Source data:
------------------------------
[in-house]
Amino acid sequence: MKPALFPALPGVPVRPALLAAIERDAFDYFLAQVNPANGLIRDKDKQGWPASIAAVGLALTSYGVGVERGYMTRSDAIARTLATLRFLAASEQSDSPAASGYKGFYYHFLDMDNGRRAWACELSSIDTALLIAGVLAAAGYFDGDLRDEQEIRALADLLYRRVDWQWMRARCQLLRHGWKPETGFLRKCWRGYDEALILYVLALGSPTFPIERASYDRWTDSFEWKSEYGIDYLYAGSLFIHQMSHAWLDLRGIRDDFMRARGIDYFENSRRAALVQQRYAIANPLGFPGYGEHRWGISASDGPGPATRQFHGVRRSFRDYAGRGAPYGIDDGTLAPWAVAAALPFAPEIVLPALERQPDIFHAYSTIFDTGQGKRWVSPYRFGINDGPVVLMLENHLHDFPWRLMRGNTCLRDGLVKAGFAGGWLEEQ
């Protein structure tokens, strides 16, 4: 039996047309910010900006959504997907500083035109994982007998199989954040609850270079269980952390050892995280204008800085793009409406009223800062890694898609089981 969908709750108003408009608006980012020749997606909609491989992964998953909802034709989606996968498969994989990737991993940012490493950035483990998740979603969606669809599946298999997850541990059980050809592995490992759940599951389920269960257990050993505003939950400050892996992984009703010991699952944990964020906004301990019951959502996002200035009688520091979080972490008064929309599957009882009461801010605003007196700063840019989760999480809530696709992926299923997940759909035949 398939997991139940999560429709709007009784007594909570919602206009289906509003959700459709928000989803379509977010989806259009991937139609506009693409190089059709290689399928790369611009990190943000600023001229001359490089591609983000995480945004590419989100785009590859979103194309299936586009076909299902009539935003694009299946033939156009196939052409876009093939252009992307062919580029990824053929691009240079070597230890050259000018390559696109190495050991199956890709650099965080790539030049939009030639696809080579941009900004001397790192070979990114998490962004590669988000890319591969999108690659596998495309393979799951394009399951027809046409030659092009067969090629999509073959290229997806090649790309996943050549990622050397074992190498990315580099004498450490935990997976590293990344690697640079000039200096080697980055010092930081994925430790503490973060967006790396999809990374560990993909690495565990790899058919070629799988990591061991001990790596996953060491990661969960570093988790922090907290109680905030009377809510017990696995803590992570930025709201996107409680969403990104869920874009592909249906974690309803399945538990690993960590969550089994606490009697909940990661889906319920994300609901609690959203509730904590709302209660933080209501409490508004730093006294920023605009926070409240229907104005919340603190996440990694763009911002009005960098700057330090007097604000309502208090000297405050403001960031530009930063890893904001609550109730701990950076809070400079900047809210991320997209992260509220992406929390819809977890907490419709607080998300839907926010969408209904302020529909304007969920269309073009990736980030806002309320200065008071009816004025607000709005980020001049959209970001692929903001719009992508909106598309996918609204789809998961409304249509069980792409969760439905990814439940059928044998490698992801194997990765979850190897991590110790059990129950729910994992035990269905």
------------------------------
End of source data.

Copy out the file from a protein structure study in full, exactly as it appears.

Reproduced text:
[in-house]
Amino acid sequence: MKPALFPALPGVPVRPALLAAIERDAFDYFLAQVNPANGLIRDKDKQGWPASIAAVGLALTSYGVGVERGYMTRSDAIARTLATLRFLAASEQSDSPAASGYKGFYYHFLDMDNGRRAWACELSSIDTALLIAGVLAAAGYFDGDLRDEQEIRALADLLYRRVDWQWMRARCQLLRHGWKPETGFLRKCWRGYDEALILYVLALGSPTFPIERASYDRWTDSFEWKSEYGIDYLYAGSLFIHQMSHAWLDLRGIRDDFMRARGIDYFENSRRAALVQQRYAIANPLGFPGYGEHRWGISASDGPGPATRQFHGVRRSFRDYAGRGAPYGIDDGTLAPWAVAAALPFAPEIVLPALERQPDIFHAYSTIFDTGQGKRWVSPYRFGINDGPVVLMLENHLHDFPWRLMRGNTCLRDGLVKAGFAGGWLEEQ
């Protein structure tokens, strides 16, 4: 039996047309910010900006959504997907500083035109994982007998199989954040609850270079269980952390050892995280204008800085793009409406009223800062890694898609089981 969908709750108003408009608006980012020749997606909609491989992964998953909802034709989606996968498969994989990737991993940012490493950035483990998740979603969606669809599946298999997850541990059980050809592995490992759940599951389920269960257990050993505003939950400050892996992984009703010991699952944990964020906004301990019951959502996002200035009688520091979080972490008064929309599957009882009461801010605003007196700063840019989760999480809530696709992926299923997940759909035949 398939997991139940999560429709709007009784007594909570919602206009289906509003959700459709928000989803379509977010989806259009991937139609506009693409190089059709290689399928790369611009990190943000600023001229001359490089591609983000995480945004590419989100785009590859979103194309299936586009076909299902009539935003694009299946033939156009196939052409876009093939252009992307062919580029990824053929691009240079070597230890050259000018390559696109190495050991199956890709650099965080790539030049939009030639696809080579941009900004001397790192070979990114998490962004590669988000890319591969999108690659596998495309393979799951394009399951027809046409030659092009067969090629999509073959290229997806090649790309996943050549990622050397074992190498990315580099004498450490935990997976590293990344690697640079000039200096080697980055010092930081994925430790503490973060967006790396999809990374560990993909690495565990790899058919070629799988990591061991001990790596996953060491990661969960570093988790922090907290109680905030009377809510017990696995803590992570930025709201996107409680969403990104869920874009592909249906974690309803399945538990690993960590969550089994606490009697909940990661889906319920994300609901609690959203509730904590709302209660933080209501409490508004730093006294920023605009926070409240229907104005919340603190996440990694763009911002009005960098700057330090007097604000309502208090000297405050403001960031530009930063890893904001609550109730701990950076809070400079900047809210991320997209992260509220992406929390819809977890907490419709607080998300839907926010969408209904302020529909304007969920269309073009990736980030806002309320200065008071009816004025607000709005980020001049959209970001692929903001719009992508909106598309996918609204789809998961409304249509069980792409969760439905990814439940059928044998490698992801194997990765979850190897991590110790059990129950729910994992035990269905």